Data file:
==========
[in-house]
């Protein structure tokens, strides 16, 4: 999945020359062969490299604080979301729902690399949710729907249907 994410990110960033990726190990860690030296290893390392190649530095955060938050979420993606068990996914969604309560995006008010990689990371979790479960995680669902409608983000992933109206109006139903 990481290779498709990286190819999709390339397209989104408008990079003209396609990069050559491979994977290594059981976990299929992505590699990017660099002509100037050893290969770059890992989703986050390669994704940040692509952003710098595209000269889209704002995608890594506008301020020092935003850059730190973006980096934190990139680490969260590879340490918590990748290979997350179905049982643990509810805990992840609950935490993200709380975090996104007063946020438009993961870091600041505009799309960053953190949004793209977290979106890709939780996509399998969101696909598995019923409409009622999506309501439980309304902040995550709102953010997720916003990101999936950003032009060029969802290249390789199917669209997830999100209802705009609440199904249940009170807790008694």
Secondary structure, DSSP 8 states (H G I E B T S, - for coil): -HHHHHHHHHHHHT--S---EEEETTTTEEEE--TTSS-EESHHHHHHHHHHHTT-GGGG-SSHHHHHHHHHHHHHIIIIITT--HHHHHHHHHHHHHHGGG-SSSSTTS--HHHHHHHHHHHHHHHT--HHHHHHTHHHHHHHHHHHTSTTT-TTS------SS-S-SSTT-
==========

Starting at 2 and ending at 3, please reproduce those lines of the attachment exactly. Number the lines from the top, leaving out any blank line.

């Protein structure tokens, strides 16, 4: 999945020359062969490299604080979301729902690399949710729907249907 994410990110960033990726190990860690030296290893390392190649530095955060938050979420993606068990996914969604309560995006008010990689990371979790479960995680669902409608983000992933109206109006139903 990481290779498709990286190819999709390339397209989104408008990079003209396609990069050559491979994977290594059981976990299929992505590699990017660099002509100037050893290969770059890992989703986050390669994704940040692509952003710098595209000269889209704002995608890594506008301020020092935003850059730190973006980096934190990139680490969260590879340490918590990748290979997350179905049982643990509810805990992840609950935490993200709380975090996104007063946020438009993961870091600041505009799309960053953190949004793209977290979106890709939780996509399998969101696909598995019923409409009622999506309501439980309304902040995550709102953010997720916003990101999936950003032009060029969802290249390789199917669209997830999100209802705009609440199904249940009170807790008694």
Secondary structure, DSSP 8 states (H G I E B T S, - for coil): -HHHHHHHHHHHHT--S---EEEETTTTEEEE--TTSS-EESHHHHHHHHHHHTT-GGGG-SSHHHHHHHHHHHHHIIIIITT--HHHHHHHHHHHHHHGGG-SSSSTTS--HHHHHHHHHHHHHHHT--HHHHHHTHHHHHHHHHHHTSTTT-TTS------SS-S-SSTT-